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April 05, 1985 - Image 10

Resource type:
The Michigan Daily, 1985-04-05

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Page 10 -The Michigan Daily- Friday, April 5, 1985
'M' track transfer meets the challenge

About the toughest part of being a
student is, meeting the challenges a
university has to offer. Cathy Schmidt
seeks out these challenges at Michigan
both on the track and in the classroom.
Schmidt, a junior accounting major,
transferred here after spending two
years at Saginaw Valley State College.
In her first season as a Wolverine, she's
run quite well on the cross country
team and reached All-America status
through her school-record time of

2:44.15 in the 1000 meter run at the
NCAA indoor championships in
Syracuse last month. She also holds the
school record of 2:10.40 in the 800
"SHE AND Sue Schroeder are the
core of the distance team," said distan-
ce runner coach Sue Parks. "Both of
them can run anything from the 800 to
the 3000."
"She's (Schmidt) very outgoing, very
competitive. She sets a goal and doesn't
give up on it," said Schroeder. "She had

a goal of becoming All-American. Once
in the national meet she was very inten-
se, mentally into it."
Schmidt went to Grosse Pointe North
High School where she won the Class A
state championship in the mile her
senior year. She continued running at
Saginaw and set two NAIA national in-
door records while winning the half-
mile and 1000 meter national races both
years of competition.
school, Schmidt said she wasn't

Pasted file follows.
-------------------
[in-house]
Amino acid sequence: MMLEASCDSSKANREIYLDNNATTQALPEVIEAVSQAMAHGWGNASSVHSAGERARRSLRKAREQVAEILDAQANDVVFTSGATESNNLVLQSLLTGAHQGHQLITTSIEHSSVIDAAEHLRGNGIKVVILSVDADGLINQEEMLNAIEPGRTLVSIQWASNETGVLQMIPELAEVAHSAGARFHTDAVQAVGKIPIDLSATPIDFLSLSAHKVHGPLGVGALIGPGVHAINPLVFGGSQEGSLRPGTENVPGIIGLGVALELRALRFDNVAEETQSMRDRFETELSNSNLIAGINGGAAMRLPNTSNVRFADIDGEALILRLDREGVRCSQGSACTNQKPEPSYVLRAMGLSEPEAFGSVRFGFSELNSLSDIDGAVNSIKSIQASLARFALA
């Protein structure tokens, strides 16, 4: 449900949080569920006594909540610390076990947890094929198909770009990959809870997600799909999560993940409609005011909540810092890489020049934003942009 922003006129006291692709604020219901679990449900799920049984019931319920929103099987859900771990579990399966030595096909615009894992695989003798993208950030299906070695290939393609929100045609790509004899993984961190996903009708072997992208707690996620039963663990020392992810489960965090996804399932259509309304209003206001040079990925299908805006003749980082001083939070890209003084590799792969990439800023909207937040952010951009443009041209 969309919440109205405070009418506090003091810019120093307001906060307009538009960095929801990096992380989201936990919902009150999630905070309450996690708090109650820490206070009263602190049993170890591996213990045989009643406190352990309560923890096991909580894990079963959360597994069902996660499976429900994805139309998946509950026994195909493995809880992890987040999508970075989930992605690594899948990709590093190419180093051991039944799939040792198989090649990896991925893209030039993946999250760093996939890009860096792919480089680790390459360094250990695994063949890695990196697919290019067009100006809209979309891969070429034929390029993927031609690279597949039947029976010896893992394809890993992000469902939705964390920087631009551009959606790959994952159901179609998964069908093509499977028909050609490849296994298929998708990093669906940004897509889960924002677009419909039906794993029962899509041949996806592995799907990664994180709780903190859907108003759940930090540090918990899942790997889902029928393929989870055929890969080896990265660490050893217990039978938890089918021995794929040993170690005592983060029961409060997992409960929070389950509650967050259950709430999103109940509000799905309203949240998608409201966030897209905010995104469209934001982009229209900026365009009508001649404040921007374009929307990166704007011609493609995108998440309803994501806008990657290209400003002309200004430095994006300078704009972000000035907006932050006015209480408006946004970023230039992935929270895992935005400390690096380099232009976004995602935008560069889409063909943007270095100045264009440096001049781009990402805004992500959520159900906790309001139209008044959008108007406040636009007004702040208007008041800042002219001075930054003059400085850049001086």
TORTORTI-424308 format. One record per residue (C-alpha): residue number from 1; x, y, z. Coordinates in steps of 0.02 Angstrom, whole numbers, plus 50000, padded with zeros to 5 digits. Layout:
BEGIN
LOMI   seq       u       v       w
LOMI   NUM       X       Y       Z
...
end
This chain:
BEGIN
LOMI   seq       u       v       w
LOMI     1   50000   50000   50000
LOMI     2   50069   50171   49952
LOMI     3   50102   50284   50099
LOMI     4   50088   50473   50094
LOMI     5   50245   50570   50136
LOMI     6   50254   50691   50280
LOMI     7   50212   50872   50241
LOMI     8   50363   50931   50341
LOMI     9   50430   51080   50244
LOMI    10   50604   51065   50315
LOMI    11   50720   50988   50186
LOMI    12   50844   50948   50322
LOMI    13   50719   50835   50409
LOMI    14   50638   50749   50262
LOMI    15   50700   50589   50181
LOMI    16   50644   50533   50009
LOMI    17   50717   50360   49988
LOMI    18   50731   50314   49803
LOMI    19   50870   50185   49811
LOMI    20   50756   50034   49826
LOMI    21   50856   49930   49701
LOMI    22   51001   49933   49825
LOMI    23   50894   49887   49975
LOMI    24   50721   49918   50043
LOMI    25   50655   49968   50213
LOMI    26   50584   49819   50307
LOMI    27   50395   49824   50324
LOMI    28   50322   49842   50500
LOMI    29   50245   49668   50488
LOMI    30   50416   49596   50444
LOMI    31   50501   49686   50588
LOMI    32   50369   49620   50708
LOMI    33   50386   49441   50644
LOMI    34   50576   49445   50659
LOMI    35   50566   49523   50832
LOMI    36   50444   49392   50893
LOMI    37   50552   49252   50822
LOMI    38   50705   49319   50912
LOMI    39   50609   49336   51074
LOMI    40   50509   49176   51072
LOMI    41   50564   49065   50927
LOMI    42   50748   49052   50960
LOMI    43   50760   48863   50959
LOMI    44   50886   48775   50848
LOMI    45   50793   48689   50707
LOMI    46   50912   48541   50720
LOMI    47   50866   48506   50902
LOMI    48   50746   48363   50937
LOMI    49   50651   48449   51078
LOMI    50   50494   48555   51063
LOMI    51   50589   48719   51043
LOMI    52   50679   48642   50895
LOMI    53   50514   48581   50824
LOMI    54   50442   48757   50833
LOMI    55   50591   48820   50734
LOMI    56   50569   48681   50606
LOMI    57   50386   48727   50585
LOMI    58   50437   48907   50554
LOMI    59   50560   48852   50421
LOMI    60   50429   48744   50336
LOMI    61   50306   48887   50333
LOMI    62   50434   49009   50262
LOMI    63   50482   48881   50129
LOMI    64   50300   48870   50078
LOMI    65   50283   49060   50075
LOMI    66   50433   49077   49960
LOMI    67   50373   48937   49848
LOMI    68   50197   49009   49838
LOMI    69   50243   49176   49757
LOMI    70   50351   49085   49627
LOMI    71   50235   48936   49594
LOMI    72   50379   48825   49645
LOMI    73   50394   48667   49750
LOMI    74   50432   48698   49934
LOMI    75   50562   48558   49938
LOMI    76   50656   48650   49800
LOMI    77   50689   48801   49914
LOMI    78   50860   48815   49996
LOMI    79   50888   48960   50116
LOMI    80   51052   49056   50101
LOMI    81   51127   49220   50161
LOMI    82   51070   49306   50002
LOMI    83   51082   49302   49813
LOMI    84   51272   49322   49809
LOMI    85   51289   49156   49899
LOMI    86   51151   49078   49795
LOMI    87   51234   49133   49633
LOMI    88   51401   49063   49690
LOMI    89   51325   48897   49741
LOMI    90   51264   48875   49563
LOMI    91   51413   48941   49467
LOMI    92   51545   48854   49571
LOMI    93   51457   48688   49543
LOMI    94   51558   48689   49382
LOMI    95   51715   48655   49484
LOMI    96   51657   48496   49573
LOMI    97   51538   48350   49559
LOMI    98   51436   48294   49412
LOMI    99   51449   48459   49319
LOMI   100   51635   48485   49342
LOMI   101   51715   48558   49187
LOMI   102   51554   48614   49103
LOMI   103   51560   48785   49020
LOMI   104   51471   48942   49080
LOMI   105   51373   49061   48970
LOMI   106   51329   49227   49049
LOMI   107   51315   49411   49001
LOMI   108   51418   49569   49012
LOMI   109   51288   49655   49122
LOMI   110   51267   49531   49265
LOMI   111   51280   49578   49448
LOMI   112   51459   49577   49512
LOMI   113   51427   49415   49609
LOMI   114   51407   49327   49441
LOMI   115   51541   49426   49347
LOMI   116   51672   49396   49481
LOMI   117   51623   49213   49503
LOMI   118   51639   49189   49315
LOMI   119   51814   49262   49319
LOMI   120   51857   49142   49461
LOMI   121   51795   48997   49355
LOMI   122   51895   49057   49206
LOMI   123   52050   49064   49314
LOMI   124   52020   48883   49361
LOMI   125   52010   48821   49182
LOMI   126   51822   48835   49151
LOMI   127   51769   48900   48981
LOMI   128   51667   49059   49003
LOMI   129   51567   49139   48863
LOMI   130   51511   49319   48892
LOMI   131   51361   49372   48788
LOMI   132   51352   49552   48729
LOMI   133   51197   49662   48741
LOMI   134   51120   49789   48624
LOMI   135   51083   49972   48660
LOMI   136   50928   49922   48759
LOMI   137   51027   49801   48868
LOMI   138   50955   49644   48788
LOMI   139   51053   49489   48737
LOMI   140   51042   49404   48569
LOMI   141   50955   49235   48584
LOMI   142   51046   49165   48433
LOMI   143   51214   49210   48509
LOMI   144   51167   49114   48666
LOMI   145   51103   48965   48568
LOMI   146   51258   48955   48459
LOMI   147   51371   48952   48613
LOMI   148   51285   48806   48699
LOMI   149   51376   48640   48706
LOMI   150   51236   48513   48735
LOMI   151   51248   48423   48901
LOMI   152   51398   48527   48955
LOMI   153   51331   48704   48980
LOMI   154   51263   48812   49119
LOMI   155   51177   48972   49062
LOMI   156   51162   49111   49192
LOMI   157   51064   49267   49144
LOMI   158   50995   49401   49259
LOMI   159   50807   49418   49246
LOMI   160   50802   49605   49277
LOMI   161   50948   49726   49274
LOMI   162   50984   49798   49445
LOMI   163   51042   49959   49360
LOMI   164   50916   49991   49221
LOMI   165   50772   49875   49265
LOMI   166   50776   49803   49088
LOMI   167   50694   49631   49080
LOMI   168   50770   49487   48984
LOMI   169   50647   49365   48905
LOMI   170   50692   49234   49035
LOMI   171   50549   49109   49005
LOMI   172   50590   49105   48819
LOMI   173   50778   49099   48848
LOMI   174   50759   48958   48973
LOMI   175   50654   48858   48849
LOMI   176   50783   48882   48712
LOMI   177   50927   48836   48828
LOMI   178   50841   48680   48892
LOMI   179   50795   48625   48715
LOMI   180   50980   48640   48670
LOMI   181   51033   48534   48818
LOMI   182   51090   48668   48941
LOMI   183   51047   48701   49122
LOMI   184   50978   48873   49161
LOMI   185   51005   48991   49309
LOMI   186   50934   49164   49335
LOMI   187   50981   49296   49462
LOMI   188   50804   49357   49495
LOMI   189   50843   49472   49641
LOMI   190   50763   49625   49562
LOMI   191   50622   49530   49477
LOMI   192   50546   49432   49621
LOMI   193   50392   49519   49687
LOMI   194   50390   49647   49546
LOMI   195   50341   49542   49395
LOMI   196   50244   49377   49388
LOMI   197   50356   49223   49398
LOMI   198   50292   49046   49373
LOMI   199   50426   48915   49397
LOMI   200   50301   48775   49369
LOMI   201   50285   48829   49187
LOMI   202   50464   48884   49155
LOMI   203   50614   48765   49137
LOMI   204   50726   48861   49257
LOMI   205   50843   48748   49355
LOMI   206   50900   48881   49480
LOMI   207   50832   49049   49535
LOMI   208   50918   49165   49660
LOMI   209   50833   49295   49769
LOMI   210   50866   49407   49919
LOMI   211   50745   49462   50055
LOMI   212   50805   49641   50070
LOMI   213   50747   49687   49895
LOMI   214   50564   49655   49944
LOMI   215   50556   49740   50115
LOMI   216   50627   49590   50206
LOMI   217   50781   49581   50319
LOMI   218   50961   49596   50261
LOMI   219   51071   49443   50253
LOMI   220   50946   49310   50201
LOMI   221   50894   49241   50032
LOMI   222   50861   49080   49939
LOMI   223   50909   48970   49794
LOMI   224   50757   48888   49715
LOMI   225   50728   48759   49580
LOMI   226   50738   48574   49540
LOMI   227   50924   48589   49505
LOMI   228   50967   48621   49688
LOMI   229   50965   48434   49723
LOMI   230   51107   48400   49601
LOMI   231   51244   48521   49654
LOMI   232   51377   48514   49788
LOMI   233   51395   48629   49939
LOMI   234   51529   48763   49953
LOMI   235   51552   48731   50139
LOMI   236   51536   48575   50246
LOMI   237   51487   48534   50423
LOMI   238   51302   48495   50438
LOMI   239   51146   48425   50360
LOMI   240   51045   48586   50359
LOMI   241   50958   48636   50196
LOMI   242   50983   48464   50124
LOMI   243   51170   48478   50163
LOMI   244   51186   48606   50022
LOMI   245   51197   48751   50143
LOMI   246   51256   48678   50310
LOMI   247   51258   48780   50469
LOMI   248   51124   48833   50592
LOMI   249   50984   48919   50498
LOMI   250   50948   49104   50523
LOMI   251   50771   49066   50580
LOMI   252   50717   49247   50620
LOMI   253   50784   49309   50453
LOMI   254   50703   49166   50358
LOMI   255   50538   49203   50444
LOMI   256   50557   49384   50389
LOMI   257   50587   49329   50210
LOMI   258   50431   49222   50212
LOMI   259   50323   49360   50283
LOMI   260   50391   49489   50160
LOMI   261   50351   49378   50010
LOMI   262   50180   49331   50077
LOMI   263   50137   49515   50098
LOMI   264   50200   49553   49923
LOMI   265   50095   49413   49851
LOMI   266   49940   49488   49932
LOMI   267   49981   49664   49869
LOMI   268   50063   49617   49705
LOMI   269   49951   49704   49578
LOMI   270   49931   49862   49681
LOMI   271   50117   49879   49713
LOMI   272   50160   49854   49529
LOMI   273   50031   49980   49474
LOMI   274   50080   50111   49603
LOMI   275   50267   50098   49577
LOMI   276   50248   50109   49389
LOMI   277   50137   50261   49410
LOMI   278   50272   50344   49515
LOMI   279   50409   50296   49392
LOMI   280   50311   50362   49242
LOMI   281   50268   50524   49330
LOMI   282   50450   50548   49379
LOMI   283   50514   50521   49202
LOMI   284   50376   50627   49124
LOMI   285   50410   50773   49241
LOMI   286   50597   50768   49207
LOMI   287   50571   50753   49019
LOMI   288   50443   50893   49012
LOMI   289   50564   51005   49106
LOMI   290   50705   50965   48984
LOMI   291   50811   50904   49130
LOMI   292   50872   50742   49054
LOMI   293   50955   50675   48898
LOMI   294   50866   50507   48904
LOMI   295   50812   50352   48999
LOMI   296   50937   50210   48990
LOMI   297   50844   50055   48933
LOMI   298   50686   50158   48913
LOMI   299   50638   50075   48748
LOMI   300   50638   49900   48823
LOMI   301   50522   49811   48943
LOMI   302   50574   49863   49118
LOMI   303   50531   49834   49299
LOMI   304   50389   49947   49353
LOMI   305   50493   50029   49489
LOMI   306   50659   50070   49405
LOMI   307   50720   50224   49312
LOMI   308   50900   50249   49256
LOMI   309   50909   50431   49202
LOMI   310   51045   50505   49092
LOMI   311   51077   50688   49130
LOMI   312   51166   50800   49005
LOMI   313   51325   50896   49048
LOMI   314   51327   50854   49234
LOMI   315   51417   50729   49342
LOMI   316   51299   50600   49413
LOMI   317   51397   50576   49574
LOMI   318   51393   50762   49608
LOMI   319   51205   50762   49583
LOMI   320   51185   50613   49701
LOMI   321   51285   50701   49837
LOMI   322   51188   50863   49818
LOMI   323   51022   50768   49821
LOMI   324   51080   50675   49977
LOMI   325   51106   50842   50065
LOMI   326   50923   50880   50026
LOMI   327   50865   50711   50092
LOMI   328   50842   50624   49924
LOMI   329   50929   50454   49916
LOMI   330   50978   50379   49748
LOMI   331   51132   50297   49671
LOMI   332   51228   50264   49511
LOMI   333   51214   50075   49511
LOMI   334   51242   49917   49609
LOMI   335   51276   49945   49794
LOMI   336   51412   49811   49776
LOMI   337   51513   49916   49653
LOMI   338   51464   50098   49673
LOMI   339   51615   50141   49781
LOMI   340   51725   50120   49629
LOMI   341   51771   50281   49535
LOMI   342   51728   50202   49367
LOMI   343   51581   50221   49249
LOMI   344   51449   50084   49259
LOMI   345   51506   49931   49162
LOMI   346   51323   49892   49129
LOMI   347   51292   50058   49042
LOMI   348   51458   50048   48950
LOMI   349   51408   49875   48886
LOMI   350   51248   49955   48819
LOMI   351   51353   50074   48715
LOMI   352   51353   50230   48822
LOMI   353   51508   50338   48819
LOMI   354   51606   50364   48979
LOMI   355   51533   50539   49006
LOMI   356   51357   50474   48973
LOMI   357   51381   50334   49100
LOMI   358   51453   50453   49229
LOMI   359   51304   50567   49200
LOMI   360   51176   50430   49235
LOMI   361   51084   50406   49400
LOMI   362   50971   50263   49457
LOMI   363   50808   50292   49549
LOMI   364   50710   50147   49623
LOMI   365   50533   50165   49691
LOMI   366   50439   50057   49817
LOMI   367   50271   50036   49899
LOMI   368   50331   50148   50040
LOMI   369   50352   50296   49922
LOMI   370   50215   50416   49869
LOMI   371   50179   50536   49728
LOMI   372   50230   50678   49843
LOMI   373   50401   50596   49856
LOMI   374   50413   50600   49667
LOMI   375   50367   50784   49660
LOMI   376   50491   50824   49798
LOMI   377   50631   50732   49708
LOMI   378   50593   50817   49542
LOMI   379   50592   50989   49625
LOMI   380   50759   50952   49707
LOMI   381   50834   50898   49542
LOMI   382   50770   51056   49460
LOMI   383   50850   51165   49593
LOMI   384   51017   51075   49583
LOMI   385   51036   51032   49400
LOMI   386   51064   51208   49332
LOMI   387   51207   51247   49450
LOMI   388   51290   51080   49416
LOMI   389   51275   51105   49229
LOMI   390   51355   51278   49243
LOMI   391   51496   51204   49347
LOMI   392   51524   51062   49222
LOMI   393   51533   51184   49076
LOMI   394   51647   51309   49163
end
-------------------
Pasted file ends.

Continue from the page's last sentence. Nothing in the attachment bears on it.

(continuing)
academically challenged at Saginaw
and so decided to transfer to Michigan.
"At Saginaw if you studied, you were
fine-here you have to understand
everything real well," she said.
Another factor in her decision was the
lack of other quality runners in the
NAIA meets. "She was beyond the level
of competition there," said Parks.
"This is the first year she's been able to
compete against top people. It's made a
difference already."
"AT SAGINAW there was one star, at

Michigan we have a lot of talent. I can't
even be sure at a meet that I can beat
all my teammates. The same goes for
workouts. It was good that I went to
Saginaw-I got sick of being number
one," said Schmidt.
Schmidt has met the challenge of
being part of a competitive team quite
well. "A lot of people can run fpst times
on their own, but not in the big races.
Cathy's just the opposite," said Parks.
"If I get tired I try to push myself

harder," Schmidt said. "I keep pushin
until I achieve. It's not hard with a
team like ours. You look back and con-
vince yourself that the others aren't
even breathing hard. I'm sure that if I